That remarkable white rhinoceros with her calf are standing on a rim in the African bush. The endangered animals have a hump-like shape to their structure with their heads generally hang low, in this wildlife photograph. A white rhino has two horns on the ends of its’ nose. The first one, usually being the largest and longest. As depicted in the photograph, rhinos we know for their pre-historic, solid armor look. A fitting label as they are one of the oldest living land mammals on earth.
White Rhino Calves
White rhinoceros have a gestation period that lasts around 16 months. Once a white rhinoceros have given birth, their newly born calf will stand up immediately. They are attempting to suckle straight away. After that, the calf will begin grazing at two months of age, and only going off on its own when they reach the age of three. Many rhinoceroses socialize around waterholes.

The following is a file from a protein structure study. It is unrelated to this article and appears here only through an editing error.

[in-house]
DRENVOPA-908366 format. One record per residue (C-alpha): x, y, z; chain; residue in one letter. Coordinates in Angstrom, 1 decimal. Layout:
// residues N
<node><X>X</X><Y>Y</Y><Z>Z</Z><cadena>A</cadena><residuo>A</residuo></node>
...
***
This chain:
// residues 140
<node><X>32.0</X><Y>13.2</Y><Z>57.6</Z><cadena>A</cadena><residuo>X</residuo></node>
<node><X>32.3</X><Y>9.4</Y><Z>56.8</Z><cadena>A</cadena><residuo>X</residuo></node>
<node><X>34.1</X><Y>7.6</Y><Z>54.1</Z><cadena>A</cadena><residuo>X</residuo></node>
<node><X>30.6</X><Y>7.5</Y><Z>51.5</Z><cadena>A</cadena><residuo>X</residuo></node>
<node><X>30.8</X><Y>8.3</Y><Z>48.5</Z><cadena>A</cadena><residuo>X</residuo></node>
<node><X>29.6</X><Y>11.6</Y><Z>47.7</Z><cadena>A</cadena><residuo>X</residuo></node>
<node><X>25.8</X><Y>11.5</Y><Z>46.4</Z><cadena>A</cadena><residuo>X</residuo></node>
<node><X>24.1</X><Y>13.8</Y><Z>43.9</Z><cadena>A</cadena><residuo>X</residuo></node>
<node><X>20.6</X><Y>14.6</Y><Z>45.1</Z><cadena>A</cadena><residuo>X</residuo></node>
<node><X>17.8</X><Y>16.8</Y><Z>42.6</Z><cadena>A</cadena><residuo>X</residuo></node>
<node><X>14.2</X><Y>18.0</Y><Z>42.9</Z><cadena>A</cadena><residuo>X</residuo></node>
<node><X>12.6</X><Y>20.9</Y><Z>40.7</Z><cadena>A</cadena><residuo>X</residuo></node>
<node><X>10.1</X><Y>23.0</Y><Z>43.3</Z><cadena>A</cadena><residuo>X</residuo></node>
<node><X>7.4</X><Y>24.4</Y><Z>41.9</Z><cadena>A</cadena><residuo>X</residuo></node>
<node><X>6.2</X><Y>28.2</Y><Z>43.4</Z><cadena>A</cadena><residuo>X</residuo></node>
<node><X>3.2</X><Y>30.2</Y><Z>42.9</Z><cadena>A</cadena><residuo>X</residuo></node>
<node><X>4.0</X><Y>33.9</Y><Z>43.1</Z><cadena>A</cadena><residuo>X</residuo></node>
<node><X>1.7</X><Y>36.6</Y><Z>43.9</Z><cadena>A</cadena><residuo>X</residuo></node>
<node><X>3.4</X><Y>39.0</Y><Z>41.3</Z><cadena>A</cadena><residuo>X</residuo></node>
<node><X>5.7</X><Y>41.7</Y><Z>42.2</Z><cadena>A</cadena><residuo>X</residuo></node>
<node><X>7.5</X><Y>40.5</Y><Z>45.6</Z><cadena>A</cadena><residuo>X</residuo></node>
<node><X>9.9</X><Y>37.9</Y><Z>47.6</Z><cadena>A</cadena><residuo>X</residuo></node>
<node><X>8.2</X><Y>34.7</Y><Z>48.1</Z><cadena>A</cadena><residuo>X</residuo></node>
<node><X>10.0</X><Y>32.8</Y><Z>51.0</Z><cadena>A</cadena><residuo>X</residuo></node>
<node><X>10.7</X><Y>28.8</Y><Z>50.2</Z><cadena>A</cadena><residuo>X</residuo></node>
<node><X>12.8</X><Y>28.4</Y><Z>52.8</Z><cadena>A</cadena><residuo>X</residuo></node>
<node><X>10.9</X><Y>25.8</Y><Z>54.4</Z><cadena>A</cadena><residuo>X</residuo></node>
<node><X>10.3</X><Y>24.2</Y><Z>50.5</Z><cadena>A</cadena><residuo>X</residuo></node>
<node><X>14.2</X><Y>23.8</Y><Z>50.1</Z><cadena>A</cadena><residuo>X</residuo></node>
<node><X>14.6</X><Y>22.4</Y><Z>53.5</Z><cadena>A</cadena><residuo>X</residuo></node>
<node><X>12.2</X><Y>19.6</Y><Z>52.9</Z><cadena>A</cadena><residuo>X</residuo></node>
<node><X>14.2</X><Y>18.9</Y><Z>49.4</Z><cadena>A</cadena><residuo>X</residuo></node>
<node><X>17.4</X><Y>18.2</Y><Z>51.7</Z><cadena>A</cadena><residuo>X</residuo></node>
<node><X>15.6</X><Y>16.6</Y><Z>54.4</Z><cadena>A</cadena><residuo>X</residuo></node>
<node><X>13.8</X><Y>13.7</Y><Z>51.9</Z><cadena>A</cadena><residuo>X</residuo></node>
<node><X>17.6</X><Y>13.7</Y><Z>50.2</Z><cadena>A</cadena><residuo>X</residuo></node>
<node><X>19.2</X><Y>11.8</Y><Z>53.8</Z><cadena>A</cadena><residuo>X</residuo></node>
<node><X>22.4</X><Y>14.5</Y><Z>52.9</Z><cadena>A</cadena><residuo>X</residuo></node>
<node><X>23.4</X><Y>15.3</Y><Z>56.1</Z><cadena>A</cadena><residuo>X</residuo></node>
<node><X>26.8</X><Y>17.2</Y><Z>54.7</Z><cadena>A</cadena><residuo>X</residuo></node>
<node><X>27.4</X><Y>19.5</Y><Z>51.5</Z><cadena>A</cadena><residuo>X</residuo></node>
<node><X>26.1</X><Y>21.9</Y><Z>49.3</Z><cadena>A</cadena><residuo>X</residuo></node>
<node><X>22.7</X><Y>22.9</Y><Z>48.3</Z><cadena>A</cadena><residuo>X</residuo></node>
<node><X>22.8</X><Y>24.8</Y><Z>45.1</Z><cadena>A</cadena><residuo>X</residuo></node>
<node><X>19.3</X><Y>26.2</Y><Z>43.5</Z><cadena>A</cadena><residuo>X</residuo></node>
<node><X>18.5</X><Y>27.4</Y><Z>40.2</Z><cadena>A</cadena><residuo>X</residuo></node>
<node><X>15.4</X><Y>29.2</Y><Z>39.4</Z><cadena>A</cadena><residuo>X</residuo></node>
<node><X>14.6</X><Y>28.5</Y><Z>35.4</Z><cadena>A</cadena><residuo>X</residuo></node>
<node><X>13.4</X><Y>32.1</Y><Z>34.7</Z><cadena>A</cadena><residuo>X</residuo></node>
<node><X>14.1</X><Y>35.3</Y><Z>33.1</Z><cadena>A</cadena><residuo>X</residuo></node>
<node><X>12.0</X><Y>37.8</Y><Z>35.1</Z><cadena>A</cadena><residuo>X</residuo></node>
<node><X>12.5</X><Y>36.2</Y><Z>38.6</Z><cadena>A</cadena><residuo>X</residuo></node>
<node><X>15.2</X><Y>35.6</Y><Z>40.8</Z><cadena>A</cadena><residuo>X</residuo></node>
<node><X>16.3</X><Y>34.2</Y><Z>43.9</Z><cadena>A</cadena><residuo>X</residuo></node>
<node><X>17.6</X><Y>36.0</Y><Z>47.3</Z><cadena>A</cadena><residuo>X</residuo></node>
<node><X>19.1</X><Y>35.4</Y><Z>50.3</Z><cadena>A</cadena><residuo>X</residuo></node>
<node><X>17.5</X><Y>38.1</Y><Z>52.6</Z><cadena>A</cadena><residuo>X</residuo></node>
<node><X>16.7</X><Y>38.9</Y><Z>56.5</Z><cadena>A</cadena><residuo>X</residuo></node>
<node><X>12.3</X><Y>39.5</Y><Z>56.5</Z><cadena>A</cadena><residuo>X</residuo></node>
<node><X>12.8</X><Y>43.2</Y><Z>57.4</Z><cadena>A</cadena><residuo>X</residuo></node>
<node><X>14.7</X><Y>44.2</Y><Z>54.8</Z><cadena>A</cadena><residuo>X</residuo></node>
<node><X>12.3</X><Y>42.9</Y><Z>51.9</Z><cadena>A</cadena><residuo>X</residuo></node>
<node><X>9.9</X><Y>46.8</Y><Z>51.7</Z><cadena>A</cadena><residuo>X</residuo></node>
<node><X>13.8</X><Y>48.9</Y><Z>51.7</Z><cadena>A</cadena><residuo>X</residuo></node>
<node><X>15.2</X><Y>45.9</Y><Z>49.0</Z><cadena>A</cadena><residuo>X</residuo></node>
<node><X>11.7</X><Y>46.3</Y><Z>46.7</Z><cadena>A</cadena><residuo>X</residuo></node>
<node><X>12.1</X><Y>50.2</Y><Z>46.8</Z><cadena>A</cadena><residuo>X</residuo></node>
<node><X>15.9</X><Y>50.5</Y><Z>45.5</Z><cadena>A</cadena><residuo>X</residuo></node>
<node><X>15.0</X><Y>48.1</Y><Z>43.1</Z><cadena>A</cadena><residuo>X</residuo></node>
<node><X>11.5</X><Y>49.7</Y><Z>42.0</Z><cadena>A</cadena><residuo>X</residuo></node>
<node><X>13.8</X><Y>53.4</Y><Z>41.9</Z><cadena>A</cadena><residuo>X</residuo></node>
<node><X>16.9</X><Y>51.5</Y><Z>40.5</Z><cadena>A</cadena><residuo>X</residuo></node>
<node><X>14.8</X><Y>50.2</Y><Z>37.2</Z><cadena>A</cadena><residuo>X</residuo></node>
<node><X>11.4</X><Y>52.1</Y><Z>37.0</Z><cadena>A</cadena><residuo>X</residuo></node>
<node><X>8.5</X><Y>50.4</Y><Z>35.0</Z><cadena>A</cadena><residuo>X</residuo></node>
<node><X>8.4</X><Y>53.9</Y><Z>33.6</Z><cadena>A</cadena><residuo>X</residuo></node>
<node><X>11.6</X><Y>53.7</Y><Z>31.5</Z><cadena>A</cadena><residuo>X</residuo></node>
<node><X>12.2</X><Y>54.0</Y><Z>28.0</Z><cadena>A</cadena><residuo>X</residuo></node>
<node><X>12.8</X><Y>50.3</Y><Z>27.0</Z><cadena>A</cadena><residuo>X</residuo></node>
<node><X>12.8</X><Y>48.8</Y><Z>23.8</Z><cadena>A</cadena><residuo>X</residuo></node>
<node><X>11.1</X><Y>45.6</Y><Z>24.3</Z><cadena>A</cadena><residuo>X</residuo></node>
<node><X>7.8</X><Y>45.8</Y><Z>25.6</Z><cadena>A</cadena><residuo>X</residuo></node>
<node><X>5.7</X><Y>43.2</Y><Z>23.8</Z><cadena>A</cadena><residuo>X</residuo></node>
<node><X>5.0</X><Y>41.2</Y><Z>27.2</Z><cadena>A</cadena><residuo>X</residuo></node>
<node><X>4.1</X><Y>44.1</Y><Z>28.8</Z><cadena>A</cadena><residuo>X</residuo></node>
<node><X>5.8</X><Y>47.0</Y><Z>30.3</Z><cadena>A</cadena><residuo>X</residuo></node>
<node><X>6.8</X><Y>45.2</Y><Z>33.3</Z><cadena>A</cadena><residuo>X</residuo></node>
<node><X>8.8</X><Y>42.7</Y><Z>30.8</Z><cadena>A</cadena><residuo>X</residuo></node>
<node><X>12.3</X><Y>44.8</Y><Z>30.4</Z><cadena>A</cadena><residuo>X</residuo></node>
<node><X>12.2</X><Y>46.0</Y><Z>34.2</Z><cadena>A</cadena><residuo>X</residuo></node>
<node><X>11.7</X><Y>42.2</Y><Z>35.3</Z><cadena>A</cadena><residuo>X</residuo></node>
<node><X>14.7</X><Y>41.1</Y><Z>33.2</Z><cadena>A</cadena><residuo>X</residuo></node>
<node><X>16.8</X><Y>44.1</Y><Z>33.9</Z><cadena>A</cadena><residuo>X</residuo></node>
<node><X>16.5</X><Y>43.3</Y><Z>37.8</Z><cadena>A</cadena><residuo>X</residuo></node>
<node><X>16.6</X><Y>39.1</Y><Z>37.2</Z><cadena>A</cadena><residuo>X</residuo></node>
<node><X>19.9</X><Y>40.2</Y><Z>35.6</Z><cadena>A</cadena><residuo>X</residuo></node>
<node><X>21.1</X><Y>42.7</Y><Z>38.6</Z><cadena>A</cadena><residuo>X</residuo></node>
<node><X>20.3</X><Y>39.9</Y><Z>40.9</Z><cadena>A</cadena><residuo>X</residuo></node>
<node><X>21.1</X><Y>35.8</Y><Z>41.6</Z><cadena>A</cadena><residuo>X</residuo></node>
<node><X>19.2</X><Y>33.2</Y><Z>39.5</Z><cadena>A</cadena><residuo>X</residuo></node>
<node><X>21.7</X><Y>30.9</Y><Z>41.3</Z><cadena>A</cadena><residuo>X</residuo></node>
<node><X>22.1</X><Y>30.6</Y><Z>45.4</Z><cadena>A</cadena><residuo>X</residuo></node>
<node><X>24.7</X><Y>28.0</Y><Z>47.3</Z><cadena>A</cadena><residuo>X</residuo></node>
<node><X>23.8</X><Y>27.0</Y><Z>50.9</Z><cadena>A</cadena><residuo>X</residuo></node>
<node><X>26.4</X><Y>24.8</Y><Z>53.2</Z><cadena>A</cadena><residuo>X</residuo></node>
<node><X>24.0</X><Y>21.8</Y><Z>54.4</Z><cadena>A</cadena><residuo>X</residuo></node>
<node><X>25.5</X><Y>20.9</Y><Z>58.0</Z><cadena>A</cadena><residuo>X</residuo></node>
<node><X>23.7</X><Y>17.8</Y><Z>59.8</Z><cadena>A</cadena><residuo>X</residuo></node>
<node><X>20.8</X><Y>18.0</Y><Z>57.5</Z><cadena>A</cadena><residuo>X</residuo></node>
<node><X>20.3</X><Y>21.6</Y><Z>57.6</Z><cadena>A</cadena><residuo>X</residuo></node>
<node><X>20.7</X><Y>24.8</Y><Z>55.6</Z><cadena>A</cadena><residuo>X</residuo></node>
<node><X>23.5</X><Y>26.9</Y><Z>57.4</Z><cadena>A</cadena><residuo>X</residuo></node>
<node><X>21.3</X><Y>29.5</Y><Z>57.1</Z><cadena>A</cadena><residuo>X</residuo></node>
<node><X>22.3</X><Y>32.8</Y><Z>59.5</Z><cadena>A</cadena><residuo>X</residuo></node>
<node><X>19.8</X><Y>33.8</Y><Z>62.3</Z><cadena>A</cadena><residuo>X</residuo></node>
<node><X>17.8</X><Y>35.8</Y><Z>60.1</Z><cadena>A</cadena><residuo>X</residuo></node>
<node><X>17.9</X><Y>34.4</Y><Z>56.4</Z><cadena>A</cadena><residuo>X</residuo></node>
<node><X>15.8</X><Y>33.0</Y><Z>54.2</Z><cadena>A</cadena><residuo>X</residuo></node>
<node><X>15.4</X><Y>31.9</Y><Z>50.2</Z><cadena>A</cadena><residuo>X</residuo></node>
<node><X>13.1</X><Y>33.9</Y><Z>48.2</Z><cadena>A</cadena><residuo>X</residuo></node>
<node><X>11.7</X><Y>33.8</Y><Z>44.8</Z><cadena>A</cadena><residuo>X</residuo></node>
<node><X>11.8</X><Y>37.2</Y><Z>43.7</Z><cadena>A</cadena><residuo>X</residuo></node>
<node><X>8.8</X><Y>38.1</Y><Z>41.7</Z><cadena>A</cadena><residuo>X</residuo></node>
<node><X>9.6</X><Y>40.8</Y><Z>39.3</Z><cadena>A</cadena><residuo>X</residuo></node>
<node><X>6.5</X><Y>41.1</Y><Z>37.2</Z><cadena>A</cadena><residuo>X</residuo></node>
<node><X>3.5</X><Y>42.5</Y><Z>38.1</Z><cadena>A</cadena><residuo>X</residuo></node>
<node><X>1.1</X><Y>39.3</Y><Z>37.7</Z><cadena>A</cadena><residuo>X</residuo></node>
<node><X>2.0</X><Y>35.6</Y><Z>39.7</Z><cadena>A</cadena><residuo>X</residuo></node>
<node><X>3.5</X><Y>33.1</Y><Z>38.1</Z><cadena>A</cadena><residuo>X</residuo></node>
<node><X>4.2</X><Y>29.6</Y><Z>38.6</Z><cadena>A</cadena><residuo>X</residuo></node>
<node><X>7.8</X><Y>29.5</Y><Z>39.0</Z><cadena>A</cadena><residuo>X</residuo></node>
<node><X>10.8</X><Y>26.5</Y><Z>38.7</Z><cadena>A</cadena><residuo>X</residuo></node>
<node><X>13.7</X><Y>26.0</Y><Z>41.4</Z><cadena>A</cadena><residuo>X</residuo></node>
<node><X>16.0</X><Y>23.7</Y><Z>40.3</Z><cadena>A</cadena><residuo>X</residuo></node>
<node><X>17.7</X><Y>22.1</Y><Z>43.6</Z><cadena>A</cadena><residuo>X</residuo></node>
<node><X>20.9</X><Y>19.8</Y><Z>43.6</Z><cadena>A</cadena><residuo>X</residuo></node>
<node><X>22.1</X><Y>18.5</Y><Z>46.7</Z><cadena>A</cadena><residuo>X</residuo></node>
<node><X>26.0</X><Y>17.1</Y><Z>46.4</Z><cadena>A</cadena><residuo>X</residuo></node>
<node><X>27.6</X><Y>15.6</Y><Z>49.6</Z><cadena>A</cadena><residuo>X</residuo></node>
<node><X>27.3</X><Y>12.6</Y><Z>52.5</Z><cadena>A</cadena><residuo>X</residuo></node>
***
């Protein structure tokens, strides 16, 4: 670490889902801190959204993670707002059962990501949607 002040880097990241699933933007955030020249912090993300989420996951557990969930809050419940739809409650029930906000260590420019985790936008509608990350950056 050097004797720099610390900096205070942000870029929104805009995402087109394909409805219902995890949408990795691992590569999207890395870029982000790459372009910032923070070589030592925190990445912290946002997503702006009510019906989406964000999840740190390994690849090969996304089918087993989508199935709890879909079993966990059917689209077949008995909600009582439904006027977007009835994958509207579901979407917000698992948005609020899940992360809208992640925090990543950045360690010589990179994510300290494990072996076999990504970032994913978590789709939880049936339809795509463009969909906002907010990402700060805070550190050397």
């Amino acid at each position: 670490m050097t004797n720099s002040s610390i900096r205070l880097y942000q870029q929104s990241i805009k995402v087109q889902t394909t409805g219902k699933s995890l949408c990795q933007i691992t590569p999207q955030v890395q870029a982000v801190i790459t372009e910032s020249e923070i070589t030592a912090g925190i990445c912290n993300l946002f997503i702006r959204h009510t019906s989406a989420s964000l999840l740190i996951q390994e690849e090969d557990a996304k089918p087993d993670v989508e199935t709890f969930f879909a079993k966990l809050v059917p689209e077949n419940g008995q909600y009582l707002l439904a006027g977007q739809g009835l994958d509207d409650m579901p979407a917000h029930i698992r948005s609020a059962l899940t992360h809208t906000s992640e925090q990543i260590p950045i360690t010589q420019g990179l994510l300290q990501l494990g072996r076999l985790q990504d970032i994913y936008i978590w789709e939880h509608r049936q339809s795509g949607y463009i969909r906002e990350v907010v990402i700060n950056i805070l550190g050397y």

Like elephants, rhinos like to flounder in the mud, which serves as a cooling technique, adequate sun protection, and insect repellent. After being in the dirt, the color of the animal inevitably matches the color of the local soil. As you can see in ‘White Rhinoceros With Calf,’ the skin of the rhino has a reddish hue to it. Furthermore, an interesting fact about them is that they are surprisingly quick for the bulky look. They can reach a speed of 40 km/h / 25 mph.
“Undoubtedly, a rhino horn we humans do not need, but the rhinos need it.”
The white rhinoceros, Ceratotherium simum, is on the IUCN list as near threatened.
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